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The Maddening Case Of Matt Ryan


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This, basically. I'm super disappointed with Matt right now but he's not going anywhere. But I've accepted that we will never win a Super Bowl with him. 2012 and 10 yards away is a LONG time ago now.

The maddening case of Matt Ryan

In his eighth season, Matt Ryan has become the most maddening kind of NFL quarterback. He cannot make his team a legitimate Super Bowl contender, but it would be difficult to acquire a markedly better replacement. He will make his team respectable most seasons, but at the cost of a sizeable chunk of the salary cap. He’s Alex Smith with better receivers, Jay Cutler with social grace. He looks like a franchise quarterback, but really he’s a trap door into mediocrity.

On Sunday, Ryan led the Atlanta Falcons to their fourth consecutive loss, a 20-10 defeat at home against the Minnesota Vikings. He made one of the game’s crucial play, chucking an interception into a heavily trafficked portion of Minnesota’s end zone. He failed to make any other kind of dent on the proceedings, completing 22 of 31 passes for 230 yards and one touchdown, which came inside the two-minute warning when the Falcons trailed by 17.

After starting the season 5-0, the Falcons have lost five of their last six, the one victory a 10-7 rock fight against the Marcus Mariota-less Tennessee Titans. They still hold a playoff spot at the moment, but given their recent performance it would be stunning if they can hold off the scrum of NFC teams hunkered behind them, including the Seattle Seahawks, who sat at 5-5 entering Sunday. The Falcons look like both a crumbling team and a rudderless franchise, drifting somewhere south of ordinary with little opportunity to reverse the trend.

On Jan. 20, 2012, the Falcons led the San Francisco 49ers, 24-14, in Atlanta at halftime of the NFC Championship Game. They lost the lead, but still held the ball on the 49ers’ 10-yard-line in the fourth quarter, trailing by four, before Ryan fired a fourth-down incompletion to Roddy White. Since then, since coming 30 feet or so from the Super Bowl, the Falcons have gone 16-27 with Ryan under center.

The promise of the Falcons’ first month has unraveled, and Atlanta and Ryan now face big-picture questions under first-year head coach Dan Quinn. Where do they go from here? And will Ryan go with them?

Increasingly, Ryan appears to be part of Atlanta’s problems and not a victim of them. For the second straight week, Ryan threw a killer interception at a position on the field where a quarterback cannot afford to throw a killer interception. Last week, Ryan doomed the Falcons with a pick-six thrown into a linebacker’s hands from his own end zone. This week, Ryan took a snap inside the Vikings’ 10, rolled to his left, threw across his body into the end zone and, as a defender shoved him to the ground, watched as Vikings cornerback Terence Newman leaped and snared the pass.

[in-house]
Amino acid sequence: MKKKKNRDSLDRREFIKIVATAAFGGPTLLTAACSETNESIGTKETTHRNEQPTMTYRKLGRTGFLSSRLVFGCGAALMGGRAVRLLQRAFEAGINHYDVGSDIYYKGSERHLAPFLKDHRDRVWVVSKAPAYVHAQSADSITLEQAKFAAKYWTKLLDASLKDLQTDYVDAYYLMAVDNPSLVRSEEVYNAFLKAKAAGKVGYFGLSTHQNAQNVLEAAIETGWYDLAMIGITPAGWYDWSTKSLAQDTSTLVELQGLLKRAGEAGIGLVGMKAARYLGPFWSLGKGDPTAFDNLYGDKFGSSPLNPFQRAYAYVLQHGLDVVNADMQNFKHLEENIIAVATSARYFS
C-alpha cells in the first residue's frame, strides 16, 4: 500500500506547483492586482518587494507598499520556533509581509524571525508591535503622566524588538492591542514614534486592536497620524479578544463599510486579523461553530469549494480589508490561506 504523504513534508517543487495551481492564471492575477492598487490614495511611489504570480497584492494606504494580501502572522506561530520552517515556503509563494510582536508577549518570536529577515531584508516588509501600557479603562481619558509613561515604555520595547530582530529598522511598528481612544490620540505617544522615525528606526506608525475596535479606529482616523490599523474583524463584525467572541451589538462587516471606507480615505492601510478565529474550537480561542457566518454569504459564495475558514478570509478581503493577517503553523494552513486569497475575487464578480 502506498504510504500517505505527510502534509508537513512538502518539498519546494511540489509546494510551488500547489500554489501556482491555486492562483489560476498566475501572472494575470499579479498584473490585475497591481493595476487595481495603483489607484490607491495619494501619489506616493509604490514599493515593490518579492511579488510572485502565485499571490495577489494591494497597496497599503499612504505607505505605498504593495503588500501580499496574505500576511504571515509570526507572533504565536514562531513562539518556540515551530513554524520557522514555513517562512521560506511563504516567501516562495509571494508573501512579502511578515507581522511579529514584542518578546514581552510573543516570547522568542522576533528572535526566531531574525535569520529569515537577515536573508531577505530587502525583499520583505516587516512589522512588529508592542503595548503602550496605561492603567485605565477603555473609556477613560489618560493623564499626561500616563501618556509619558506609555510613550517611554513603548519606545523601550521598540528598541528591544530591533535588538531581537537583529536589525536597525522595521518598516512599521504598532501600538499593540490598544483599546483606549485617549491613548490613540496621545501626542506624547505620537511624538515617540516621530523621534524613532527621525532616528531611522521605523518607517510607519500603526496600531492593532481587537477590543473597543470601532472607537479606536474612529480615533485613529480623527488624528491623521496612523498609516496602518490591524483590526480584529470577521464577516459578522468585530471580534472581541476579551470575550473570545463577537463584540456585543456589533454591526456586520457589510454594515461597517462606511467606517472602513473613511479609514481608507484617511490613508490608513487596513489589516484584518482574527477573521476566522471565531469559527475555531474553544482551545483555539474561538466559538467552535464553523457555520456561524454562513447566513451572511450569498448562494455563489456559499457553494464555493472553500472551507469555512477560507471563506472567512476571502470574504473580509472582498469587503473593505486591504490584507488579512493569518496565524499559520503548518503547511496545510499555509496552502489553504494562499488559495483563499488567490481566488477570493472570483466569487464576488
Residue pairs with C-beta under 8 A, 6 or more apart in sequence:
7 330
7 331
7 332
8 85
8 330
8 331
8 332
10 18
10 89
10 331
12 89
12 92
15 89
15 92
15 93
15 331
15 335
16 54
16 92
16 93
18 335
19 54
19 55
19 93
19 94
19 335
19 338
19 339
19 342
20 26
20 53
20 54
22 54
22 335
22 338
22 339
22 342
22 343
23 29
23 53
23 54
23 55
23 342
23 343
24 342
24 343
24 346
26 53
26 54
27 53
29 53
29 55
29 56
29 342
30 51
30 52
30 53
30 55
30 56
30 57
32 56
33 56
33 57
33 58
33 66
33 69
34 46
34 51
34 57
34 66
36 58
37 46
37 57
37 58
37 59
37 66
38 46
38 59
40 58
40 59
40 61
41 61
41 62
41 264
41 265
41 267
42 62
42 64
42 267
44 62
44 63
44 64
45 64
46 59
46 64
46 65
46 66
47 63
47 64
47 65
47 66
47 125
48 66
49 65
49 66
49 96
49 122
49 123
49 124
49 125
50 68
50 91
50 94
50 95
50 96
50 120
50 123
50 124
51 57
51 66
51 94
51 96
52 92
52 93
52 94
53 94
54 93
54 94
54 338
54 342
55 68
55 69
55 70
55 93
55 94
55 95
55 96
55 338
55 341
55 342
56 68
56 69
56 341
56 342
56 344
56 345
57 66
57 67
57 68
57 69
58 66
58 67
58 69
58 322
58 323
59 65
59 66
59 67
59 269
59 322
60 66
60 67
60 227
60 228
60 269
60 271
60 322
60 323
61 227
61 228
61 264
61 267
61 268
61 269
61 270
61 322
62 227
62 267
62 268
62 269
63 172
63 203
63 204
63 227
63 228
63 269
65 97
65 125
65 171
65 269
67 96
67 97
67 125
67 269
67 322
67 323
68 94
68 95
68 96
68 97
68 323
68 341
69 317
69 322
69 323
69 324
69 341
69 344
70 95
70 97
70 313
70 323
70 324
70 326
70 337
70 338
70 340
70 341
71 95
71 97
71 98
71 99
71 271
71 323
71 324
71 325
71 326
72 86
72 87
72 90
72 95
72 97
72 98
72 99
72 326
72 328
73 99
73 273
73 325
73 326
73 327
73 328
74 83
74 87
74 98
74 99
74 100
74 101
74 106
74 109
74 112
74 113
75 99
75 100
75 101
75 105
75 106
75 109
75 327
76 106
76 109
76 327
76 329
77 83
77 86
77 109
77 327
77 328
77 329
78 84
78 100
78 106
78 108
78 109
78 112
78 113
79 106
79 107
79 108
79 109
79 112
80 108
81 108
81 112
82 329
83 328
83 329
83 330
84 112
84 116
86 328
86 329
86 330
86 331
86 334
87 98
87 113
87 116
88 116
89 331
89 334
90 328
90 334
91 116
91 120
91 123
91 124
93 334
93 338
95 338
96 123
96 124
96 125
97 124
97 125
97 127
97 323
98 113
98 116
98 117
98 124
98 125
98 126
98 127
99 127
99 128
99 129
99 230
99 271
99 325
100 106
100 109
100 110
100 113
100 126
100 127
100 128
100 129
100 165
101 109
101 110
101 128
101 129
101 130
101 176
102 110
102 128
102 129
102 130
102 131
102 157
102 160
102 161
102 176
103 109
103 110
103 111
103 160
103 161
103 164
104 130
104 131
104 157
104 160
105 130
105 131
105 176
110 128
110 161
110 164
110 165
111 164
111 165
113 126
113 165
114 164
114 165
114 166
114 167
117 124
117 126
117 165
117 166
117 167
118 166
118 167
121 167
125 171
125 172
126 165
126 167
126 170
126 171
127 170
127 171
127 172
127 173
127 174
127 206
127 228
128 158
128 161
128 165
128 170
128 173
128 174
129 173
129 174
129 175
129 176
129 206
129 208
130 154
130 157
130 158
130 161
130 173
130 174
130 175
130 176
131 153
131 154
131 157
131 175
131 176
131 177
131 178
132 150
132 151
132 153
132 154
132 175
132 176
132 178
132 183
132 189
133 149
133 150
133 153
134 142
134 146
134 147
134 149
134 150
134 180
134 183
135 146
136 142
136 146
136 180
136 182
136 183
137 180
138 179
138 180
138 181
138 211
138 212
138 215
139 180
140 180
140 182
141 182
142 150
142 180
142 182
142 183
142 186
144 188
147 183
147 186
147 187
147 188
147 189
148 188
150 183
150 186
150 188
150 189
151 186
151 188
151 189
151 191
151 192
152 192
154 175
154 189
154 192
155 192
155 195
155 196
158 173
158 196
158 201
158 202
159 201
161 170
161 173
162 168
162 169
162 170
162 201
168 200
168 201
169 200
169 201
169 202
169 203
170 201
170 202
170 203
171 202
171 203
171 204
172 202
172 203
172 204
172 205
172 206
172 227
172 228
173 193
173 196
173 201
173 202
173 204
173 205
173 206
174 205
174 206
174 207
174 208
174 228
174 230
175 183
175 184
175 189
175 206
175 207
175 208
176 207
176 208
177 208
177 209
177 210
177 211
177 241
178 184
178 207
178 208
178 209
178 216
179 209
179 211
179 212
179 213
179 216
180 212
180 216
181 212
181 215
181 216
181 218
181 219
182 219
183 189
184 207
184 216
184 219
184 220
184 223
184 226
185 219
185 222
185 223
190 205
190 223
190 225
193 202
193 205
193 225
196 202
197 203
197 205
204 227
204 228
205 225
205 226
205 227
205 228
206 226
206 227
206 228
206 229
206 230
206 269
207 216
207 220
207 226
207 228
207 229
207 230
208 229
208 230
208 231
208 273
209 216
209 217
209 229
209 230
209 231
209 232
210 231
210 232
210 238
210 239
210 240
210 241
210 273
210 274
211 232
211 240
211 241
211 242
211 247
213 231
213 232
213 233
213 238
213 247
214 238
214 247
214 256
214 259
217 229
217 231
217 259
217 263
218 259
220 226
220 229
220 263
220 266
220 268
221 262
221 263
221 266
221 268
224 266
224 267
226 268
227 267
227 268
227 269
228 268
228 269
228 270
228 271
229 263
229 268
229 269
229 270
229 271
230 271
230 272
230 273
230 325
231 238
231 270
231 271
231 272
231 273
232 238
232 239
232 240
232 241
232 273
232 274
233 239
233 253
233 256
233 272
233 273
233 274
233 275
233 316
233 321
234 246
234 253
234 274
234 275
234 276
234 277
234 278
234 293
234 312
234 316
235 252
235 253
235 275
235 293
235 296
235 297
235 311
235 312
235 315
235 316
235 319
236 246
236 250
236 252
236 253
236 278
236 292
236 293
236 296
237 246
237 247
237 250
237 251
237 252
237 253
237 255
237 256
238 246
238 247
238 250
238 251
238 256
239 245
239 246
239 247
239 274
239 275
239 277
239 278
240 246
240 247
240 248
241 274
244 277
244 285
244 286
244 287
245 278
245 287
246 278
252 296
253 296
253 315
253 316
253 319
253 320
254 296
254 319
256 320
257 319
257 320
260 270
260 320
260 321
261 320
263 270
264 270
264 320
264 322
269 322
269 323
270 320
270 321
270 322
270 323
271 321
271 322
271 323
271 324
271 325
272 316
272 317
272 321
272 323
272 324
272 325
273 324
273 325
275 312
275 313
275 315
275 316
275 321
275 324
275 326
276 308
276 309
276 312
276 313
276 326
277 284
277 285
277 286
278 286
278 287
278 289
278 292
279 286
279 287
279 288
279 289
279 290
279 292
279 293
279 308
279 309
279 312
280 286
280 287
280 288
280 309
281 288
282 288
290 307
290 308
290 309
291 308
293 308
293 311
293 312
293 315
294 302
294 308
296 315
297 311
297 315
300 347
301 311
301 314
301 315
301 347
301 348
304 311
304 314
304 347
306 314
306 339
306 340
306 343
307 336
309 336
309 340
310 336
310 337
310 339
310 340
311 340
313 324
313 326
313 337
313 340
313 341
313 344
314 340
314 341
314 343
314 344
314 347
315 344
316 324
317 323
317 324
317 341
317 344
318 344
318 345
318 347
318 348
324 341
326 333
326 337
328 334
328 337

As Ryan struggles and Falcons fans sour on the former No. 2 overall pick, he still seems to be wedded to the franchise. Forget, for a moment, the contractual considerations. How do the Falcons upgrade over Ryan? They could gamble on fallen stars like Robert Griffin III or Colin Kaepernick, but what are the odds they could rehabilitate one of them? They could attempt to draft a quarterback, but that’s always a hazardous proposition, especially in the middle of the first round. They could try to trade for another quarterback, but teams aren’t parting with quarterbacks better than Ryan.

And then, there’s the money. He is in the second season of a five-year, $103 million pact — the going rate for a quarterback of his caliber, one who started his career with three trips to the playoffs in his first four seasons. Ryan will make $23.75 million next season, including $18.4 million in dead money – money that would count against the cap whether the Falcons cut Ryan or not. Ryan is set to make $23.75 million in 2017, too, and $21.65 million in 2018, the final year of his deal.

No option is more appealing, at least right now, than simply keeping Ryan. Just three years ago, Ryan seemed poised to keep the Falcons in year-after-year contention. The Falcons had little choice but to happily lock him up, and now they have little choice but to accept their place in NFL purgatory.

It would be great for the Falcons if Ryan remained on his original career path, and it would be easy for them if he was just terrible. Instead, Ryan is somewhere in the middle, exactly where the Falcons are stuck for the forseeable future.


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"As Ryan struggles and Falcons fans sour on the former No. 2 overall pick..."

He was the number 3 pick after Jake Long to the Dolphins and Chris Long to the Rams.

There are a few errors in the article (that NFC title game was on January 20, 2013, not 2012), but the overall point is spot on imo.

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